"Who said it's OK to put your fingers inside of me?"

Putting fingers inside of a woman's vagina is pretty intimate isn't it? If someone's going to do that, they better have a pretty good reason for doing so, right? So apart from in the context of sexual intimacy, what are the pretty good reasons for putting those fingers in and if the reasons aren't pretty good, then why do it? It is so common to check a woman's cervix weekly towards the end of pregnancy, that many women expect it. I will be asked frequently "When do you start checking me?" Of course, if a woman is not in labor, she is not in labor, so what is the point of checking,.... to see if it could be happening soon? OK if that were really predictable. OK if that were something useful to know. OK, if a woman has been having a lot of concerning preterm contractions. OK if a woman has a complication such a high blood pressure and she may need induction, (sometimes induction is a necessary medical tool). But most women, in most pregnancies do not need those fingers.

It is also a standard part of a "well woman exam" to put the fingers inside. The healthcare provider palpates the size, mobility, tenderness of the uterus (bimanual exam) and the potential tenderness of the cervix as well as for ovarian enlargement or tenderness. I also learned in my midwifery education that a rectal exam (fingers up the butt....) is a necessary part of this "healthcare" procedure to palpate for potential masses. (I once got into trouble with a midwifery preceptor for skipping the rectal exam). We have been questioning the evidence in obstetric managed birth, but what is the evidence for the fingers? Turns out...... not much. (A recent article in the Journal of Midwifery and Women's Health states "The bimanual examination yields little information in asymptomatic women")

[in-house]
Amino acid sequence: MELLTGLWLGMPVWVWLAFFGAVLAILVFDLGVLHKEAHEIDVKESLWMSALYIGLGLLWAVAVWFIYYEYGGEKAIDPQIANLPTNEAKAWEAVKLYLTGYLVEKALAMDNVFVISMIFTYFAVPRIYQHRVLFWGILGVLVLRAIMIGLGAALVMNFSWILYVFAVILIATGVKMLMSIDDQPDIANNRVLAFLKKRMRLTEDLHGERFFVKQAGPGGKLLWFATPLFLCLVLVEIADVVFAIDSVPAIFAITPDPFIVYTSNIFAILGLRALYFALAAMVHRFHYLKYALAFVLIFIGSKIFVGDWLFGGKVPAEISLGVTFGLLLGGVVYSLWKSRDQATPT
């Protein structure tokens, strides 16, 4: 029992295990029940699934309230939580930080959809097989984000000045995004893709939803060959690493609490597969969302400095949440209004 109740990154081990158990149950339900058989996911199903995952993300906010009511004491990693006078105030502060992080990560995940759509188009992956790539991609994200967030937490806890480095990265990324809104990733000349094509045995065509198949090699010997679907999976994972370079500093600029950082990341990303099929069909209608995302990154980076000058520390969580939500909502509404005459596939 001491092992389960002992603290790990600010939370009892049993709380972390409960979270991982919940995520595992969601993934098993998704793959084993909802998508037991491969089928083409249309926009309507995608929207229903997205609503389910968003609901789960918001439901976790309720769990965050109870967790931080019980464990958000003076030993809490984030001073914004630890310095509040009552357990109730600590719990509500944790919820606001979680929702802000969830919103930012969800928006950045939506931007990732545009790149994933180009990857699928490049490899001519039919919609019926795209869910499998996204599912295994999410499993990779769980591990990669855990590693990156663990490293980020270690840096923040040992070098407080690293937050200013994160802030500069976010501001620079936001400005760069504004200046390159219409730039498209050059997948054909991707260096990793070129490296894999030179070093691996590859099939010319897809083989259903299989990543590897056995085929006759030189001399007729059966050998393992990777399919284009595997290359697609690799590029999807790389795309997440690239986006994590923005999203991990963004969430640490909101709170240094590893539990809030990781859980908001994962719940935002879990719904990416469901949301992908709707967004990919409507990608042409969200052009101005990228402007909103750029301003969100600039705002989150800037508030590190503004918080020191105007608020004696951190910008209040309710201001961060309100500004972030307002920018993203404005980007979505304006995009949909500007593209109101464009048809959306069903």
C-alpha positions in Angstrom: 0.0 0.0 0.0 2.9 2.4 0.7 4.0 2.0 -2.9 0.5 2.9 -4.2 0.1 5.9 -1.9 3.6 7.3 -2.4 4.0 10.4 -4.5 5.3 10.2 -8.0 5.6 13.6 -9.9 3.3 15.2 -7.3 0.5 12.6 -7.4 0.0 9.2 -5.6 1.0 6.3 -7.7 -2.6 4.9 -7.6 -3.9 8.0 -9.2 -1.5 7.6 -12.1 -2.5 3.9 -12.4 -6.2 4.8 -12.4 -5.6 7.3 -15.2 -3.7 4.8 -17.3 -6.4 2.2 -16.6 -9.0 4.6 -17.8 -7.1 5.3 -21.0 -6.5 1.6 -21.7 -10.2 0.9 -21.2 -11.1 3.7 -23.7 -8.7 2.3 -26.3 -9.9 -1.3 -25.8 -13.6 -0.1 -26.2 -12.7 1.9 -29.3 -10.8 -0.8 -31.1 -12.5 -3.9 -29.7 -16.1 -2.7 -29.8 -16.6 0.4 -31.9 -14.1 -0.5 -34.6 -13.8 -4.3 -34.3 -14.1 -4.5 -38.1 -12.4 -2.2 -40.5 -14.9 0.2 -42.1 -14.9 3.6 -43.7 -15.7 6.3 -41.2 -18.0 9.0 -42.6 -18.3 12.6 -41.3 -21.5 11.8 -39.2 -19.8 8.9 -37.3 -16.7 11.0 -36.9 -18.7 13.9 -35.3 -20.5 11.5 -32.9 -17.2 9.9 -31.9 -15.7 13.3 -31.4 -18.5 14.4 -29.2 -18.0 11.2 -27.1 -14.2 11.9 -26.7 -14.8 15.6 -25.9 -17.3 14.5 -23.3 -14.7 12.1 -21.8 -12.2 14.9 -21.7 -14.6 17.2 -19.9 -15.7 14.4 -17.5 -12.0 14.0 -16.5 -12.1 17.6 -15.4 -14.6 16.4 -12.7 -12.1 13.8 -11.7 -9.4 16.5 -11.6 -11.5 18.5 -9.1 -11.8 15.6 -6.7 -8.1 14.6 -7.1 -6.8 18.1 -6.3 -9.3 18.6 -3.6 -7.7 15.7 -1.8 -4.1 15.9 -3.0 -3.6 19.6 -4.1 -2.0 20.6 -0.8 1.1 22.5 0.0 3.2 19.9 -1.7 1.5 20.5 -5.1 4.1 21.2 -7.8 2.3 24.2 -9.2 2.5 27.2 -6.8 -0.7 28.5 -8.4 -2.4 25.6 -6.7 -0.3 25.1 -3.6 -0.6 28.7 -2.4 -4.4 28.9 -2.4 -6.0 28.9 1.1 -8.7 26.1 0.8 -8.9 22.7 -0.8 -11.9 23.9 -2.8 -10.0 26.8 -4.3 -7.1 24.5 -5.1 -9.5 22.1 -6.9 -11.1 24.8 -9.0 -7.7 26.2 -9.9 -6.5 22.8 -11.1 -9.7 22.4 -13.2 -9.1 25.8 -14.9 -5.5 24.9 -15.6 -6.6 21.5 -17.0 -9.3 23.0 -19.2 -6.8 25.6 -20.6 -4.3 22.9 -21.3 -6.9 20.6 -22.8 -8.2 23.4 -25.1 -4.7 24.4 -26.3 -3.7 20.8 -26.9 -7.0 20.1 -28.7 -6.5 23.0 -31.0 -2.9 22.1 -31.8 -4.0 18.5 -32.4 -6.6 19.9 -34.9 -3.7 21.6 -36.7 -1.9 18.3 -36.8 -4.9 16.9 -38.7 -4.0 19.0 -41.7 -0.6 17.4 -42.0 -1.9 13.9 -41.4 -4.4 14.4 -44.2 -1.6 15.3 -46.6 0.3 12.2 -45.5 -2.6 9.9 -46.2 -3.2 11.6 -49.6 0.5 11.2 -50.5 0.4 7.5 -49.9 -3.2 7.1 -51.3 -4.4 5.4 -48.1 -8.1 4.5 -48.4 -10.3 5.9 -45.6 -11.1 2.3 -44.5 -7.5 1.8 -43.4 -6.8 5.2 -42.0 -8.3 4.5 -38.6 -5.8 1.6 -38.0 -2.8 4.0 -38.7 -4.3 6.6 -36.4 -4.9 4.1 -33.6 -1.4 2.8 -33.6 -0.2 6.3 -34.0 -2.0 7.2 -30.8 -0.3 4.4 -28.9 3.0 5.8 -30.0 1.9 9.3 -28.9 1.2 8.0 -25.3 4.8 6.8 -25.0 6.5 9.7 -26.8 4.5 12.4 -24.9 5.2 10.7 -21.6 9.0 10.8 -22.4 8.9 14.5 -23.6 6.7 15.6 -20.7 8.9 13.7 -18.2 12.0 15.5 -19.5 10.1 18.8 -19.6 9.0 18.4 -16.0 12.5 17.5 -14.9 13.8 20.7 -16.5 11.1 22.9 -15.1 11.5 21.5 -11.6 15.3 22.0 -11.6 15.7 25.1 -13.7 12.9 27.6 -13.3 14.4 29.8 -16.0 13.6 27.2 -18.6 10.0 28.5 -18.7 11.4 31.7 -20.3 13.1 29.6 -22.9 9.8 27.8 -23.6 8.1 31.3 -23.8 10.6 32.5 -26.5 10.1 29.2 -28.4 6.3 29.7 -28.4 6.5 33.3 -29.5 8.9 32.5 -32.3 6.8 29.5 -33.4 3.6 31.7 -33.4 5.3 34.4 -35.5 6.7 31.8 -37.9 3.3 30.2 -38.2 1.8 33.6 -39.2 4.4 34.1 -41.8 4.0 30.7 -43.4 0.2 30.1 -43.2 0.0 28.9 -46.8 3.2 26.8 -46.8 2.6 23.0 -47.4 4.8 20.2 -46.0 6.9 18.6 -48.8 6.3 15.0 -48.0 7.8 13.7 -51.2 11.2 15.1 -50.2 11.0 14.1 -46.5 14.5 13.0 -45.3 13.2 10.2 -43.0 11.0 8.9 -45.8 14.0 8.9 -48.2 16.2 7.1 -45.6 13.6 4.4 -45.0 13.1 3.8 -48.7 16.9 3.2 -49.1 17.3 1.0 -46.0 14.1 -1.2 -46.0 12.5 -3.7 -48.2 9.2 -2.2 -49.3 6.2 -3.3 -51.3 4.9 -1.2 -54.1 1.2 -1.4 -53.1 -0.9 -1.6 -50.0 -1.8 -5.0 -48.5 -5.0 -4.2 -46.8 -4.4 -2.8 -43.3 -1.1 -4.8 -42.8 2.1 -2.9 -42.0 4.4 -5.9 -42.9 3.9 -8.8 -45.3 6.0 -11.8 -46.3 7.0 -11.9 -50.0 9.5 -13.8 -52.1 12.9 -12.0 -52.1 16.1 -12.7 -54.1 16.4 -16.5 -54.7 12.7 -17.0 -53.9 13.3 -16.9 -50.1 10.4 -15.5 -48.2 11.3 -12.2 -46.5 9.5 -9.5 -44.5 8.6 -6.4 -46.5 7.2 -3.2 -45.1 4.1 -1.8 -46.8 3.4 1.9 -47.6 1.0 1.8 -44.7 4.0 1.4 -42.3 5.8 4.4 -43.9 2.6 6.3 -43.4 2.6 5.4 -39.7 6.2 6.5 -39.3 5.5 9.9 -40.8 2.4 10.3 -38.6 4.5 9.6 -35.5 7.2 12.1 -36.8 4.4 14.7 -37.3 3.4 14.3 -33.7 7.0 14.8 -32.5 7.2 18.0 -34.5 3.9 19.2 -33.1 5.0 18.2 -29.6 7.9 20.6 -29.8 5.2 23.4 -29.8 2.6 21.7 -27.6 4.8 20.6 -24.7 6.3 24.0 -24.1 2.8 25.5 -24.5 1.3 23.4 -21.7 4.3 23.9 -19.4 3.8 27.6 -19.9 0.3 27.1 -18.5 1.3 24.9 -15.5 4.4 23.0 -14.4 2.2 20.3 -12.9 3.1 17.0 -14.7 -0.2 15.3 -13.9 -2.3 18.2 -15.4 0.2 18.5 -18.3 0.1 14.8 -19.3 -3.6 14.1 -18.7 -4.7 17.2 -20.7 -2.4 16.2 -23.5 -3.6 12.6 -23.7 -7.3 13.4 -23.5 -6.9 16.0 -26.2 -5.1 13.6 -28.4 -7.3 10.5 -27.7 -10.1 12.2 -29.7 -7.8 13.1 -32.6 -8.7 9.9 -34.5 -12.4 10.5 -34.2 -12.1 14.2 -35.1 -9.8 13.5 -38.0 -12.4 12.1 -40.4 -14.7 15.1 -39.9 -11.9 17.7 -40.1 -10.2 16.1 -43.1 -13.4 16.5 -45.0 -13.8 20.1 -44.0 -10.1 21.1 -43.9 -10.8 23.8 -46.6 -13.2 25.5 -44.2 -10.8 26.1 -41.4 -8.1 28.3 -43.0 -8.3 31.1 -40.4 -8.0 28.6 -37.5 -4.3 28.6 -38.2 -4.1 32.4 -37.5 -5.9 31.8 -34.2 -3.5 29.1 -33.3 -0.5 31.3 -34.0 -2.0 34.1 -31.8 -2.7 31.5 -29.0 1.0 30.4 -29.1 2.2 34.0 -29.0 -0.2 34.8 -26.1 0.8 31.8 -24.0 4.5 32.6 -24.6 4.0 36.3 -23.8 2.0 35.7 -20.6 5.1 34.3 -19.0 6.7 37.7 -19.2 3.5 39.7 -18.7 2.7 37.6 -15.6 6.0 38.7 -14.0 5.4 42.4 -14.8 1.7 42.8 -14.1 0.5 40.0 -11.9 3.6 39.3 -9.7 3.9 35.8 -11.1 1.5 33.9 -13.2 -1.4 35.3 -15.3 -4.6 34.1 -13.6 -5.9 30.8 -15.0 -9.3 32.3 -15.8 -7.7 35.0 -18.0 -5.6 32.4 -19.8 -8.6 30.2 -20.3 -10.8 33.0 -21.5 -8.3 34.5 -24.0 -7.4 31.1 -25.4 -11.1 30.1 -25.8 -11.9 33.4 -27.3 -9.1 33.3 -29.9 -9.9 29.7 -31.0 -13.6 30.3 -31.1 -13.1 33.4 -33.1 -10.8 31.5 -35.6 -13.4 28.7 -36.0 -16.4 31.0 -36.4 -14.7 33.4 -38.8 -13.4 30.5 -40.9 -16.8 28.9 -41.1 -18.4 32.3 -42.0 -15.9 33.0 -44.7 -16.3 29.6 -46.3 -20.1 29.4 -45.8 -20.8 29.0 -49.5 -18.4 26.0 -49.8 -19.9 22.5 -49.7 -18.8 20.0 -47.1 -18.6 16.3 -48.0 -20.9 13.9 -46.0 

So, I ask, what is it all about? I think that we need to consider the sociological meaning of healthcare actions. People at a medical appointment expect physical touch, palpation. But when they are at a wellness appointment, they do not need to be touched unless it adds necessary information to an evaluation. Lacking in confidence, trust in our bodies and their symptoms, we may expect physical evaluation to reassure us of our own health. When we go to a healthcare provider with a symptom such as pain, we rightly expect to be touched as part of a comprehensive evaluation of our condition. But if we feel well, we generally do not need to be touched. That should be the rule of thumb/fingers.

If internal exams are unnecessary, we come to the disturbing conclusion that the normalization of that invasive procedure is about power: the willing subjugation of the patient as well as the subconscious (we assume) exertion of power by the healthcare provider (often a male physician). This is very disturbing. Fingers out!